'Sestra-hood' triumphs in the 'Orphan Black' finale

Sisterhood has always been powerful in “Orphan Black,” BBC America’s small but mighty clone drama. Creators Graeme Manson and John Fawcett were never afraid to take on all sorts of complicated issues — foster care, genetic tinkering, religious zealotry, suburban marriage — but during its five-season run, the show’s strength has always been in the clone sisterhood. The greatest proof of star Tatiana Maslany’s theatrical gift is how quickly the novelty of one woman playing more than a dozen roles wore off and left viewers thinking less about their similarities and more about their differences.

After Season 1, there was no shtick about this sisterhood and, not surprisingly, this sisterhood took the spotlight in the series finale.

[Warning: Spoilers for the final episode, titled “To Right the Wrongs of Many,” to follow.]

As an episode, it was a bit on the tidy side, but the finale’s pacing, plot and even the very obvious messaging, some of which was unapologetically directed at the show’s devoted #CloneClub fans, was quite satisfying. Perhaps the most satisfying, however, is that “Orphan Black” was unafraid of giving the sestras happy endings.

The action picks up right where the previous episode left off, with Sarah (Maslany) trying to save her twin (rather than clone) sister Helena (also Maslany) from the evil Neolutionists who want to use her about-to-be-born children for nefarious purposes, some of which are clear, some of which are not.

John Paterick Mathieson (Stephen McHattie), who had been masquerading around as Neolution founder PT Westmoreland, wants the babies to prolong his life; his hired brain (Dr. Virigina Coady, played by Kyra Harper) and brawn (Det. Maddy Enger, played by Elyse Levesque) are there to help.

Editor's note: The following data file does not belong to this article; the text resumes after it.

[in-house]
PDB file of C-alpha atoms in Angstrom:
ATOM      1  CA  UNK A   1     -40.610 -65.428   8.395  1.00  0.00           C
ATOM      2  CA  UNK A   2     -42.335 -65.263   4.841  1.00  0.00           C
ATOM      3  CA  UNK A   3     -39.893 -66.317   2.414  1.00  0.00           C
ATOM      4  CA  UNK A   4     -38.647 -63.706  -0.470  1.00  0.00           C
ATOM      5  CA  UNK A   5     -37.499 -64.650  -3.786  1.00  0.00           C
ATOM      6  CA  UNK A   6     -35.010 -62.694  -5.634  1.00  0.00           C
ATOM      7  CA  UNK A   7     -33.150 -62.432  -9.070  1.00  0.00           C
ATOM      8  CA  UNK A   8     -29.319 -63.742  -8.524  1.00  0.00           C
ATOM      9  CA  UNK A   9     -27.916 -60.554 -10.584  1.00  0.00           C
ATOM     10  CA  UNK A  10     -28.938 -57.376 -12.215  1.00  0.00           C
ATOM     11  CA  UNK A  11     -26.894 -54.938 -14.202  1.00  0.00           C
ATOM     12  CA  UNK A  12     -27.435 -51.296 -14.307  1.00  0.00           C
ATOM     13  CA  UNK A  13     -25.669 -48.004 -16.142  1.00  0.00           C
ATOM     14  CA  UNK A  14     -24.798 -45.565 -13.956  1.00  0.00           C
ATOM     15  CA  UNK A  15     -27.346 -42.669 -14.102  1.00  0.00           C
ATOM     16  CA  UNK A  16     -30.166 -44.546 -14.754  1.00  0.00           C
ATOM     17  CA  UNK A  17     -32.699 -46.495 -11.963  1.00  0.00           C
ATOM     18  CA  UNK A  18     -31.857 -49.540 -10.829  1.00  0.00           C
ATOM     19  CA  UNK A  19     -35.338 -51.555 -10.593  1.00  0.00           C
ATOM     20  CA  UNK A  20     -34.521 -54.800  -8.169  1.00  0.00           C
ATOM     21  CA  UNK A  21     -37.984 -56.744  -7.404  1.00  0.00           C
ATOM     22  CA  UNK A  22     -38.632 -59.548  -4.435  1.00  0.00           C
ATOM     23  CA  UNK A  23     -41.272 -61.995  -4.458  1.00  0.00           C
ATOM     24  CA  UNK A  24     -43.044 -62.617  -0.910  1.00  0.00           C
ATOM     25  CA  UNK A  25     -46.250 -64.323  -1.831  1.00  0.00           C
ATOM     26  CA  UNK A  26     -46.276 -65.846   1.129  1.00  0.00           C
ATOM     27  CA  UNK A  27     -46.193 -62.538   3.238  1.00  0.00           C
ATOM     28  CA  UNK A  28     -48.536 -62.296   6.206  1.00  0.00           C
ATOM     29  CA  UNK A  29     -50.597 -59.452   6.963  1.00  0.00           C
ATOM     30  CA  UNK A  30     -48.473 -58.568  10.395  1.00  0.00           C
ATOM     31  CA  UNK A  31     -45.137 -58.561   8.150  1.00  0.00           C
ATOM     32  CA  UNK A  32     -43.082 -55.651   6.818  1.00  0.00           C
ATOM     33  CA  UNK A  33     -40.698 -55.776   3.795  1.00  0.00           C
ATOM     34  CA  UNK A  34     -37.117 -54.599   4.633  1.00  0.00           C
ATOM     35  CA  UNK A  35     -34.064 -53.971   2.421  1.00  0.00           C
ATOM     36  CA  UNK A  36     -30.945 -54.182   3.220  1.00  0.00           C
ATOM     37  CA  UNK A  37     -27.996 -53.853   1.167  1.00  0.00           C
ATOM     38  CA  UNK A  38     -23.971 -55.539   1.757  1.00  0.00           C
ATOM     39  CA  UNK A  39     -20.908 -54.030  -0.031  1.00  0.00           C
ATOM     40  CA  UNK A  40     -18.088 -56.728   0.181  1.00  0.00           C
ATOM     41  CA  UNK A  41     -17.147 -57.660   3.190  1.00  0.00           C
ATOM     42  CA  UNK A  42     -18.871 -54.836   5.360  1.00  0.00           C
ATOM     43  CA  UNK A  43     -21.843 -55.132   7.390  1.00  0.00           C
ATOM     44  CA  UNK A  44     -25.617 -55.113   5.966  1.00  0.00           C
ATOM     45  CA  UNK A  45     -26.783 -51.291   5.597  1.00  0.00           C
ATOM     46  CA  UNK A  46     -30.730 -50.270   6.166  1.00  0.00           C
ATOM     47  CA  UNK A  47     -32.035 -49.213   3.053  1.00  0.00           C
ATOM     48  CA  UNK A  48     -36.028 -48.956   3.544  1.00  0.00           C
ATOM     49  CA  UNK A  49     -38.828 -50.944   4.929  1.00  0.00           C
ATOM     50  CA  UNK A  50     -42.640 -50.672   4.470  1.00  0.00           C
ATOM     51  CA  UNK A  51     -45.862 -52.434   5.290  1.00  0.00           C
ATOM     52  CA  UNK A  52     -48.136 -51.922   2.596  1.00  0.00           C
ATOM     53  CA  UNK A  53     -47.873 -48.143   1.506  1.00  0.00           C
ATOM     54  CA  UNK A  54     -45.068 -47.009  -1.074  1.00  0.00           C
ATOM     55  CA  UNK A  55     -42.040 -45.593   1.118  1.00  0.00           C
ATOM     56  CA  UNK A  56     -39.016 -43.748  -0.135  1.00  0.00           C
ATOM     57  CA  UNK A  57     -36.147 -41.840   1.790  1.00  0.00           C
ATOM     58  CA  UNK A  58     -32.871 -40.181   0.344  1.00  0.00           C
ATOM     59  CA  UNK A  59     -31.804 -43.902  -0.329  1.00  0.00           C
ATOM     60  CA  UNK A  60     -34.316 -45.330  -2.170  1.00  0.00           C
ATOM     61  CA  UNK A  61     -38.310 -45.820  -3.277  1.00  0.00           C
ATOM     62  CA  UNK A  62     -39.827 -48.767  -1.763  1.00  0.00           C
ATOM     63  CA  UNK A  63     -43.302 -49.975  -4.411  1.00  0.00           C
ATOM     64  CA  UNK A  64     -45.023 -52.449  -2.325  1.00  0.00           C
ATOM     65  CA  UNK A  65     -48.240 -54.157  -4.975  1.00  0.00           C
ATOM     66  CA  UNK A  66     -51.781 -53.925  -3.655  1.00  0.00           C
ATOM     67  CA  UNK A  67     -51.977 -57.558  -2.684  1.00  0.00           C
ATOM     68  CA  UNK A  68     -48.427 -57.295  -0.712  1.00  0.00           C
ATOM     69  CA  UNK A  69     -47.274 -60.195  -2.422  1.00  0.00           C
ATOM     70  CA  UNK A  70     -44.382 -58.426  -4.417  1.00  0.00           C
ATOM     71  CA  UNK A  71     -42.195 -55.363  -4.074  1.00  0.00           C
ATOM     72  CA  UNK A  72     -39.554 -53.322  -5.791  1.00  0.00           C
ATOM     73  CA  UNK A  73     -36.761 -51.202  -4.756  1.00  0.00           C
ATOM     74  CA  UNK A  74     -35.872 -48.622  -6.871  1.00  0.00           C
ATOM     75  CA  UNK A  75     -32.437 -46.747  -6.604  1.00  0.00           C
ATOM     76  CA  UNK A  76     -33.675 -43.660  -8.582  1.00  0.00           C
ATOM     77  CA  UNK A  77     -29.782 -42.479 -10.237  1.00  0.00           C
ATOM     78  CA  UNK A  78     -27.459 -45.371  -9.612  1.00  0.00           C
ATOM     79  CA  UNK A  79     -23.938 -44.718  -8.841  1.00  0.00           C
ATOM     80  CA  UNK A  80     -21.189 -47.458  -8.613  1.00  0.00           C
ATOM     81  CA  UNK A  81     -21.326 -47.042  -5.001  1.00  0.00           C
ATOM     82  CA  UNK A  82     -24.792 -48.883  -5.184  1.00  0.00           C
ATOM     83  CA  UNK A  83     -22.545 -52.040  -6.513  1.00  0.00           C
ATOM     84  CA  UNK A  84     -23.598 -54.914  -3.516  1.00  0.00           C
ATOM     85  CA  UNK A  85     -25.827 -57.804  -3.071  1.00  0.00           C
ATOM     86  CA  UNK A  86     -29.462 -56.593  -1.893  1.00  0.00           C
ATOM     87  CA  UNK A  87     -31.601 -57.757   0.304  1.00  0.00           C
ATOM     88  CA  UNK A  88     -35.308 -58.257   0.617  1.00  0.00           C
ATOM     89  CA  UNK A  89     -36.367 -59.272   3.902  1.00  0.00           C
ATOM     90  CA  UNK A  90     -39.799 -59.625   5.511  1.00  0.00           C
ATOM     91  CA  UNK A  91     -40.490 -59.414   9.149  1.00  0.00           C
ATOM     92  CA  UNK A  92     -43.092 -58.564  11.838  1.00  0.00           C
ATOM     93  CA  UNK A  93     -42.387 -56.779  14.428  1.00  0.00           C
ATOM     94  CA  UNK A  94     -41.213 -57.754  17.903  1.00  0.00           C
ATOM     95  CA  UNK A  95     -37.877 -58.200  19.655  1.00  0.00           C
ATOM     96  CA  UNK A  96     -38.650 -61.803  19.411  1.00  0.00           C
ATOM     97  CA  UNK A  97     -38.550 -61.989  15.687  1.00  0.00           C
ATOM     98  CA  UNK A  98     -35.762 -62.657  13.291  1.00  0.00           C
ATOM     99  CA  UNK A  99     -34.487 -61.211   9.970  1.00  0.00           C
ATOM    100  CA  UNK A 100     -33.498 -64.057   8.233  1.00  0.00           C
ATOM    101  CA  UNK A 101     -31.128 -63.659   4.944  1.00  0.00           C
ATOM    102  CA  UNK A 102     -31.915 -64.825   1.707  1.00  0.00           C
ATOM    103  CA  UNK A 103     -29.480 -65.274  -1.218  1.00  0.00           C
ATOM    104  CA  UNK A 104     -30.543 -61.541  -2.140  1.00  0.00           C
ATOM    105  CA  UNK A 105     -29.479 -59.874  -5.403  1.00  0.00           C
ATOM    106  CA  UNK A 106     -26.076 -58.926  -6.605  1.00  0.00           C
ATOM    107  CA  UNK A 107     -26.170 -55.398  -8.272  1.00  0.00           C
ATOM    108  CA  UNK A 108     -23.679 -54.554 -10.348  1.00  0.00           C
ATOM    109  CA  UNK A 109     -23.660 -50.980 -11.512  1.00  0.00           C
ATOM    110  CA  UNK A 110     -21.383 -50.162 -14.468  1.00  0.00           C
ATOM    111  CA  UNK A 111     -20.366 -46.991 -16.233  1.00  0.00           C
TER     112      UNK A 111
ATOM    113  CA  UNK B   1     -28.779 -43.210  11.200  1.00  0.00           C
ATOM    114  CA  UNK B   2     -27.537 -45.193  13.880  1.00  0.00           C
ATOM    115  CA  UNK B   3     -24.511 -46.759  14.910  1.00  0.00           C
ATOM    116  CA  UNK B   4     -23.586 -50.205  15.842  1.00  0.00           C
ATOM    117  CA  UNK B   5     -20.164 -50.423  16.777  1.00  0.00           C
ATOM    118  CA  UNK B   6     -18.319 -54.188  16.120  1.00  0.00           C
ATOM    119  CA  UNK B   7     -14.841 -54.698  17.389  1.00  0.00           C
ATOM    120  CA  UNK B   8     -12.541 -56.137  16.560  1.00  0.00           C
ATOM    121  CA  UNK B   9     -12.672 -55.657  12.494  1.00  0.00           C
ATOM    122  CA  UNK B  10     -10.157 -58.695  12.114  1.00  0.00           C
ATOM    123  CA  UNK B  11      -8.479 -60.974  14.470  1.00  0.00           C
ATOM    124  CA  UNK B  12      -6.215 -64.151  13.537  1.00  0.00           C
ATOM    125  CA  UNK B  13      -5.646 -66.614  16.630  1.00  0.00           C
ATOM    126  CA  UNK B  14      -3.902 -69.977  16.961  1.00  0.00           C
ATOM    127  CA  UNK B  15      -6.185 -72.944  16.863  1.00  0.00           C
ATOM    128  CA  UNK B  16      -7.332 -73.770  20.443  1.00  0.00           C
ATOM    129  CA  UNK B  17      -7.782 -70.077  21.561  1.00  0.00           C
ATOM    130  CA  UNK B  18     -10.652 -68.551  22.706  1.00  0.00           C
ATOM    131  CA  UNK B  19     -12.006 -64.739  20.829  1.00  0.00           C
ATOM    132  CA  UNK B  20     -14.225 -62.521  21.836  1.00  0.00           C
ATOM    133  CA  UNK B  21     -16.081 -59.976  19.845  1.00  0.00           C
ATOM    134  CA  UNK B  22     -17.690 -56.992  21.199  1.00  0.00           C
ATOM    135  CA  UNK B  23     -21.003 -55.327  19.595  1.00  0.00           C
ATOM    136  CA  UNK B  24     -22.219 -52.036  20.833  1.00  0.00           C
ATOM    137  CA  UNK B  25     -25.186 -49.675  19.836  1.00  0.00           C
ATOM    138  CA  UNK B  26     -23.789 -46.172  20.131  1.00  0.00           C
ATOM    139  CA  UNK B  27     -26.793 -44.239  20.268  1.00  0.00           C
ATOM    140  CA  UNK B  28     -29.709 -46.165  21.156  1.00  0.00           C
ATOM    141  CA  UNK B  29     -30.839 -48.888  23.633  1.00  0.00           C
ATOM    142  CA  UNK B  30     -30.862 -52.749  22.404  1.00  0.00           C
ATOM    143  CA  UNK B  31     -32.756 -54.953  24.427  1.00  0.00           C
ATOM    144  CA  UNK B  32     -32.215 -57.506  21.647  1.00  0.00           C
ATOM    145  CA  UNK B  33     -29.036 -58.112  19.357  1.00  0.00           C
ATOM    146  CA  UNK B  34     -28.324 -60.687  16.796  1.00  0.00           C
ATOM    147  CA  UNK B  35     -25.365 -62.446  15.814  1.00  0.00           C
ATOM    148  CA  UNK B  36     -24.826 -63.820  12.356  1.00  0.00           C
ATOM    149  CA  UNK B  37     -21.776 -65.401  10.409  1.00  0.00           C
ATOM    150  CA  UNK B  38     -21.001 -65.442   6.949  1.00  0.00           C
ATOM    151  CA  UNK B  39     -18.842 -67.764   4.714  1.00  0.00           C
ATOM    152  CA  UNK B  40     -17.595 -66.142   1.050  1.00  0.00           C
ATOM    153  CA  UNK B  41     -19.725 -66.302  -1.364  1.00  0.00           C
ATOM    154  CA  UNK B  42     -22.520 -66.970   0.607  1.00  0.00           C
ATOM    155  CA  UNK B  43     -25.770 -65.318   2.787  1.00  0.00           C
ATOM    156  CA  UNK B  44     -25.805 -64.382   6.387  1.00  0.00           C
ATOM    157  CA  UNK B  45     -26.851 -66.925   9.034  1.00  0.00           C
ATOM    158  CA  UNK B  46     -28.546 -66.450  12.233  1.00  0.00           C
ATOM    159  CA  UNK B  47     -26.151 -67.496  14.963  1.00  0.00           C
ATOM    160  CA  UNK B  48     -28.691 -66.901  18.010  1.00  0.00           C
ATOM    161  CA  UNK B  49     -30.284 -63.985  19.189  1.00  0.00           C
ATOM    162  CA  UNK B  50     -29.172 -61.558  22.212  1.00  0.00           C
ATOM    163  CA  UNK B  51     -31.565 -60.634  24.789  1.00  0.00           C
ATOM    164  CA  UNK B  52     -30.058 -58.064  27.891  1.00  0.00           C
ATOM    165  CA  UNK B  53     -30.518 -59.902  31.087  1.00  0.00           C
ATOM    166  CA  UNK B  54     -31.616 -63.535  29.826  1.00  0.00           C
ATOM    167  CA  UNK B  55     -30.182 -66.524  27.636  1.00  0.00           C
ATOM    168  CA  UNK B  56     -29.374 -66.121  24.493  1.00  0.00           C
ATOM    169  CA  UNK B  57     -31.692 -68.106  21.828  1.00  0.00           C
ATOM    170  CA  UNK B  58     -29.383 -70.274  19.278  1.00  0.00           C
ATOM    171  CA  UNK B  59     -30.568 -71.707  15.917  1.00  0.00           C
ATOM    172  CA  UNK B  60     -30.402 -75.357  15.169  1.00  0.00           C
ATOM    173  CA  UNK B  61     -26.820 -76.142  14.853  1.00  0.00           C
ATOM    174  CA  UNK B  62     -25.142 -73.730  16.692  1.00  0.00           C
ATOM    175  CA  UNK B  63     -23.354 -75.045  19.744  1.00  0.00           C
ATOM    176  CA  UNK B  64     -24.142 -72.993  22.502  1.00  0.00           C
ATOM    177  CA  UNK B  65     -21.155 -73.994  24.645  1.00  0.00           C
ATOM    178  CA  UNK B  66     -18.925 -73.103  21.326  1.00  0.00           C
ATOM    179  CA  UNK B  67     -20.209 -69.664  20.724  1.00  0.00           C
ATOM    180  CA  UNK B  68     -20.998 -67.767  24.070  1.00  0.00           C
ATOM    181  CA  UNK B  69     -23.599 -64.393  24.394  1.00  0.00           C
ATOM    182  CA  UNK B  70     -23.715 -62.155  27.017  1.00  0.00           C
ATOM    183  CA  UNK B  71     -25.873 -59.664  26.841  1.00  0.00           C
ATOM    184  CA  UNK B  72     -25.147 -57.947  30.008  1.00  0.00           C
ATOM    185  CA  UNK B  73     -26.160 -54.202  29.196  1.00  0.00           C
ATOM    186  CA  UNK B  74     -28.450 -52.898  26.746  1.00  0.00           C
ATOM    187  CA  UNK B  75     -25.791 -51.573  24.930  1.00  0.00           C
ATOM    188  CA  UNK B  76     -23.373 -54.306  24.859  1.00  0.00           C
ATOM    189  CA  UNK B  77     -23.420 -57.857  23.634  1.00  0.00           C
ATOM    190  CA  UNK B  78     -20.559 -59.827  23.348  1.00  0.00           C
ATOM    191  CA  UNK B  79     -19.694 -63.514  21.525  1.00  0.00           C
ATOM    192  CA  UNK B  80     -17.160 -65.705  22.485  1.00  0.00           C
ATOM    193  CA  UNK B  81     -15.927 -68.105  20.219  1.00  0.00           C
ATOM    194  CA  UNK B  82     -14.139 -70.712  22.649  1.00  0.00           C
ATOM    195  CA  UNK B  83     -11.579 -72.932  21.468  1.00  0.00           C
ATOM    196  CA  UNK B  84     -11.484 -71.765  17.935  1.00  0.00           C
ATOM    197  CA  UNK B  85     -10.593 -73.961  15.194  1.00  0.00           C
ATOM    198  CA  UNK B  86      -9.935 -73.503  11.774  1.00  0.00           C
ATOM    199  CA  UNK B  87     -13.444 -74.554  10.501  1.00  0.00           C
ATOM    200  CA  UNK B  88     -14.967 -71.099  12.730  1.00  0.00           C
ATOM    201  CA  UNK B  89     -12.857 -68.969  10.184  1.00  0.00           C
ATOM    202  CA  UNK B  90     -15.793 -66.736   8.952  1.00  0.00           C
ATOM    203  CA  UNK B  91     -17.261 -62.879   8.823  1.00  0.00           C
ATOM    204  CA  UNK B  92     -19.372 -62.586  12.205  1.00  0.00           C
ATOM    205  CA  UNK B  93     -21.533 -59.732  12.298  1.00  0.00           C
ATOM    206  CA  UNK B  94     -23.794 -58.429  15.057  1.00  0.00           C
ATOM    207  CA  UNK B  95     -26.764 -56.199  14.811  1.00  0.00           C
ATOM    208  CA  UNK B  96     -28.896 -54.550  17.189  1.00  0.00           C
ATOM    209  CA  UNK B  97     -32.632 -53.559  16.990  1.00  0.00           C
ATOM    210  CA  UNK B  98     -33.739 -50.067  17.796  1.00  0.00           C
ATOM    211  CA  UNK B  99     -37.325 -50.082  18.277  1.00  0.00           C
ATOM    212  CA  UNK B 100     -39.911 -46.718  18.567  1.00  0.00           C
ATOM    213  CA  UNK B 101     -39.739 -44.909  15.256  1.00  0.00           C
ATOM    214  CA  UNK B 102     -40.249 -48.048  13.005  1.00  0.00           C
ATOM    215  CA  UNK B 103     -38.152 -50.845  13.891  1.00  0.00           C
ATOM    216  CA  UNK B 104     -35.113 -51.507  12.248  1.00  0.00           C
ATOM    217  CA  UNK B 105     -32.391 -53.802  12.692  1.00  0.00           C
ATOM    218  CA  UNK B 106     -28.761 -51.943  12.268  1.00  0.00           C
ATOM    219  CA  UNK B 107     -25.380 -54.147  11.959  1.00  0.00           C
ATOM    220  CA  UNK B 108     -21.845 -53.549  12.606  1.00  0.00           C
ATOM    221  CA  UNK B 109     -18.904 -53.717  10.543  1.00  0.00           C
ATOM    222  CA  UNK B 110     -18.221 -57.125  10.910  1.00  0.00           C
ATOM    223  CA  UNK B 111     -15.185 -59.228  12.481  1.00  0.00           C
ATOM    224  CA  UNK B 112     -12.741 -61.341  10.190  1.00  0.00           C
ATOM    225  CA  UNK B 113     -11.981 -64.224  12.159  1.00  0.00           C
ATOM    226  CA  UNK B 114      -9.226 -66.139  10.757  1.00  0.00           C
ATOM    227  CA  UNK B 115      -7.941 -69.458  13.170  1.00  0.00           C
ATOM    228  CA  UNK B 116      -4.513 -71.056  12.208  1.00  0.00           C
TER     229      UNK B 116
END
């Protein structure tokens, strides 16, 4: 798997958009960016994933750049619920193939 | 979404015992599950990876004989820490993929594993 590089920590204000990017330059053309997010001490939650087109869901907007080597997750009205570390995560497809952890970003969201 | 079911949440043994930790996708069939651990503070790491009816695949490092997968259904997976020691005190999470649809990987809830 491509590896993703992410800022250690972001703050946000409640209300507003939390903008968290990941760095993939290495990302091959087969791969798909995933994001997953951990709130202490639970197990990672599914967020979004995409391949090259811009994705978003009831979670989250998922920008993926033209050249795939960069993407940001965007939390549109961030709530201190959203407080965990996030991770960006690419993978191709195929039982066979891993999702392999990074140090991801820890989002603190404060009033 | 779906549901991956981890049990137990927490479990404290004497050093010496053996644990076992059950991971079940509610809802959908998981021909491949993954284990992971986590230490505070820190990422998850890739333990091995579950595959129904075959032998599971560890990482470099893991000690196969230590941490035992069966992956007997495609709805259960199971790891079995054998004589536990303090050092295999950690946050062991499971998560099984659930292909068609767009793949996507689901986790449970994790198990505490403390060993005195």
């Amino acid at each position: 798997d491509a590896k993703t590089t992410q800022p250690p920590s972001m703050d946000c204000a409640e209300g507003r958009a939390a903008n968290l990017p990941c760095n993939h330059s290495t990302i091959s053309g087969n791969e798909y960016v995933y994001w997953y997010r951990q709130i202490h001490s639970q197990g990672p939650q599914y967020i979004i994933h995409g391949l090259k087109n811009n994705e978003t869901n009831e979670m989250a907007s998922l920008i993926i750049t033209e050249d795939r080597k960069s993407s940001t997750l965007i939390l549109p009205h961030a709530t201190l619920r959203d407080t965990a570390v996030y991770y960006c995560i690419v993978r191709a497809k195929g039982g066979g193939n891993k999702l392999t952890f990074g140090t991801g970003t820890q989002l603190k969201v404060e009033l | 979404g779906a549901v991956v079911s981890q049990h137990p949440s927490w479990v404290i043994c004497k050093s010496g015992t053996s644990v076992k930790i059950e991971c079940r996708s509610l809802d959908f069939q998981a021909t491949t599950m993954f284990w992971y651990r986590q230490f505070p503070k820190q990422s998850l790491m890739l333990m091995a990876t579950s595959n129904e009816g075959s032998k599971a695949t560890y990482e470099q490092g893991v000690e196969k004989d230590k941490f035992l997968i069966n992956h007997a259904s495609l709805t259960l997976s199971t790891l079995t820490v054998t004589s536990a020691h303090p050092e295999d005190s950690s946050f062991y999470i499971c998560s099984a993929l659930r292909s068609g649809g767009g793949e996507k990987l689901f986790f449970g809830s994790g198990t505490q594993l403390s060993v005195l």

But the mighty have fallen. Mathieson, who started the season as the powerful and seemingly immortal Westmoreland, has been reduced to a cartoon villain thanks to his illness and occasional injections of “pharmaceutical-grade methamphetamine.” Coady, who ousted rival Susan Duncan to become the lead scientist for Neolution, is no match for Helena, much less Helena and Sarah, and Enger can’t even get a pot shot off unchallenged.

“I survived you,” Sarah says to the man who would have reduced her to a patent. “We survived you, me and my sisters together. This is evolution.”

As “Orphan Black” pointed out in multiple occasions this season, “the future is female,” and these females are about to win.

Matthieson, Coady and Enger dispatched, Sarah returns to Helena, who was discovered by Art (Kevin Hanchard) while they were separated, as Helena prepares to give birth.

“Orphan Black” has always dealt with obvious themes of identity and choice. But while most dramas limit the second to morality, “Orphan Black” was never afraid to get physical, using eugenics and technology to tackle the complexities of identity, personhood, consent and agency. This season, more than any of the previous made clear that certain decisions, especially those involving a woman’s body, are strictly hers to make.